Analyzing Different Enrollment Outcomes in Select States That Used the Federally Facilitated Marketplace in 2014

A counselor meets with a substance abuse patient and her baby daughter.

Researchers analyze why two pairs of states in the federally facilitated marketplace (FFM) had very different enrollment rates in 2014, comparing North Carolina with South Carolina, and Wisconsin with Ohio.

The Issue:

Demographics, uninsurance rates and FFM premium rates did not appear to explain the enrollment differences in the paired case study states.

Key Findings

  • Lack of support for the ACA appears to play a role in marketplace enrollment in the two states that did less well relative to enrollment projections.

  • Coordinated strategy and coalition of diverse stakeholders appeared to improve FFM enrollment outcomes in the more successful states.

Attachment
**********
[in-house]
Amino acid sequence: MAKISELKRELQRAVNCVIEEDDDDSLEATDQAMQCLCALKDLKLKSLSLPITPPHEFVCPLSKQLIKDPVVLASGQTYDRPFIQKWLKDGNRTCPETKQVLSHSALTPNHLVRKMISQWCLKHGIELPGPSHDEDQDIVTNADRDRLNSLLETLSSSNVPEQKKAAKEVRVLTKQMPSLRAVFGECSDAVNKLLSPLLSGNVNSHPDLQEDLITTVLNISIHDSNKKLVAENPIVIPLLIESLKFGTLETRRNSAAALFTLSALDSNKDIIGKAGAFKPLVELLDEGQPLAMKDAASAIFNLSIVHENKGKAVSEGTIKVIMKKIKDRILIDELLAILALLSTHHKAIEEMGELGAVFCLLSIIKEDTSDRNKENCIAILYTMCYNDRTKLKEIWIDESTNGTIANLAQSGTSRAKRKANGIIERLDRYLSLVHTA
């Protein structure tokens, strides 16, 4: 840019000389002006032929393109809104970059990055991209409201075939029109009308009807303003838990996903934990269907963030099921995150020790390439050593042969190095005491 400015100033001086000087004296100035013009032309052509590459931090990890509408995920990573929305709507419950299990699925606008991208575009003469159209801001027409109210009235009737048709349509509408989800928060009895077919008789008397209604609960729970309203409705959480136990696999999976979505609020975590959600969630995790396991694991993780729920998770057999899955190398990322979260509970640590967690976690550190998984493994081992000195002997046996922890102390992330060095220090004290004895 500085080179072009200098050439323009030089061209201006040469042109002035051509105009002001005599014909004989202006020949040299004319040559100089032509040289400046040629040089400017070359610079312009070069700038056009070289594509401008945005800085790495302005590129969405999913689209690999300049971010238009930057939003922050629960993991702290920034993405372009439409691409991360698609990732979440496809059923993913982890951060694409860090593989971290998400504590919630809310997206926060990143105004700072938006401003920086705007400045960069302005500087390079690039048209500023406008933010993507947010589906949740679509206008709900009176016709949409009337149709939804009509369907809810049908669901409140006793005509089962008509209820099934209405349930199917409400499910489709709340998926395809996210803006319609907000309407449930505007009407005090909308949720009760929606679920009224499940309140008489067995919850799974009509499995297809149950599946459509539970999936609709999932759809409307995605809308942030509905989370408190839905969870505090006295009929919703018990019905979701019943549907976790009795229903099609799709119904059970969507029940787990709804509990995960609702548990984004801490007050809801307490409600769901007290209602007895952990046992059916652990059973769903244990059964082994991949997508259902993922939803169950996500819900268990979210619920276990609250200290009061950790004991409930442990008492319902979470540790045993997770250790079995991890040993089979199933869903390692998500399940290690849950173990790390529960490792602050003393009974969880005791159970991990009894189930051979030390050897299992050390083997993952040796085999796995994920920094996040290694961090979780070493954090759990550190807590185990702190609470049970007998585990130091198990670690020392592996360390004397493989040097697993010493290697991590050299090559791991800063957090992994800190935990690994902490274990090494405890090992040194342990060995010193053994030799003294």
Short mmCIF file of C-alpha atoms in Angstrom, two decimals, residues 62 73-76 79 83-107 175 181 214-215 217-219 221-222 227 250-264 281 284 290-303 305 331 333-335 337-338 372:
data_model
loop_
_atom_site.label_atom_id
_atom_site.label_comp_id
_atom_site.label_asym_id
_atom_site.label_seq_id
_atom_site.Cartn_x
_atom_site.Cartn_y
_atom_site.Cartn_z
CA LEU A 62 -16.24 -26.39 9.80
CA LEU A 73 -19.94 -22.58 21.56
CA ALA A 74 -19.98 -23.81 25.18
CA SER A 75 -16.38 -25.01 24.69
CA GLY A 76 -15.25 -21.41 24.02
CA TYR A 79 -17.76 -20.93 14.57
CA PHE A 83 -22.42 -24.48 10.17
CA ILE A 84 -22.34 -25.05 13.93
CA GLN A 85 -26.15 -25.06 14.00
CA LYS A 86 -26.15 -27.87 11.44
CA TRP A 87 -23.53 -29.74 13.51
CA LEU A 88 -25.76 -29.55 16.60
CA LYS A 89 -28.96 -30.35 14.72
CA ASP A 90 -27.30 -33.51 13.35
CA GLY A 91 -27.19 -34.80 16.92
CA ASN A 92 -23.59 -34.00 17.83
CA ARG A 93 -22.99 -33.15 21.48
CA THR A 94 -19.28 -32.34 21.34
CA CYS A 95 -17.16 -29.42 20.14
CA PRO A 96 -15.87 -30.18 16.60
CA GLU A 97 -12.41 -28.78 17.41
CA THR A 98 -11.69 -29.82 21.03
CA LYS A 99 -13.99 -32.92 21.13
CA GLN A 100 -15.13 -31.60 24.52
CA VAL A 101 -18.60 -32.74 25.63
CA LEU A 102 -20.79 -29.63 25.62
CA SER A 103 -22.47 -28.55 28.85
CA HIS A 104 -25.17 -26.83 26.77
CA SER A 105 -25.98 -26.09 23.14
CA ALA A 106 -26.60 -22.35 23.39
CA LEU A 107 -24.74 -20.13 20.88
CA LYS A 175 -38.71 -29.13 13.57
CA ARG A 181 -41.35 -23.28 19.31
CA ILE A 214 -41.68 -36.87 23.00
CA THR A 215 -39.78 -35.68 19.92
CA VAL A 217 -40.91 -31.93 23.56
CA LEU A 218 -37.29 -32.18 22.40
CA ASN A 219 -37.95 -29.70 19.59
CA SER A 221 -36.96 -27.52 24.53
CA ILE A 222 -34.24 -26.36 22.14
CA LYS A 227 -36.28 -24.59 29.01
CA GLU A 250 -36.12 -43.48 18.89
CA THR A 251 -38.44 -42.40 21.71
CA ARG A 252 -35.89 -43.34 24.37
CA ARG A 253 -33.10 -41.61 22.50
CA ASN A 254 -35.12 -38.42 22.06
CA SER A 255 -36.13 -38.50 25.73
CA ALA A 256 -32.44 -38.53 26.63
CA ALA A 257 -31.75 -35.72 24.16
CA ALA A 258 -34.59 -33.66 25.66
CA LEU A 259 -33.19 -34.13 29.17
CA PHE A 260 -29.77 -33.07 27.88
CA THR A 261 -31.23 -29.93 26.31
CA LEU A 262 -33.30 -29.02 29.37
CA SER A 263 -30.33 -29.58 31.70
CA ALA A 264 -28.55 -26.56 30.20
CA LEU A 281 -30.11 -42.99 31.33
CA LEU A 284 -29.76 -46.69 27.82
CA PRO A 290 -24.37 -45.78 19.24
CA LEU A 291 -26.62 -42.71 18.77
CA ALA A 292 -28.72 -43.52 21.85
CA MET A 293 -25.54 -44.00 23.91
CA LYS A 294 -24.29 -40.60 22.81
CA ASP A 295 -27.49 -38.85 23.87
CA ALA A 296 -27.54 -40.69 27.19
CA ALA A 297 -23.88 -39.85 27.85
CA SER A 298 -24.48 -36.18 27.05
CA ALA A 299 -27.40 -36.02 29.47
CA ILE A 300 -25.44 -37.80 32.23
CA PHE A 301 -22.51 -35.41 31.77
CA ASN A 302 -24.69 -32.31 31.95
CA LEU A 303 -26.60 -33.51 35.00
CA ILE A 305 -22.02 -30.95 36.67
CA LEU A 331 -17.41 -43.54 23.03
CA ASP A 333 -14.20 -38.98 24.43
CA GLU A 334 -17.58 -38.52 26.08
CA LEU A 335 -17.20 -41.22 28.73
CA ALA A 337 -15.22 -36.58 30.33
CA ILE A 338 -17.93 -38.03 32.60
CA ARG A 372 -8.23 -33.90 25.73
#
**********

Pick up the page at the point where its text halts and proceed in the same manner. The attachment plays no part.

• Focused messaging and outreach efforts on Medicaid enrollment appeared to affect marketplace enrollment rates.


Researchers also offer several cross-cutting observations about outreach and enrollment strategies that sources in all four study states identified as significant.

About the Grantee:

The Urban Institute is a nonprofit, nonpartisan policy research and educational organization that examines the social, economic and governance problems facing the nation. For more information, visit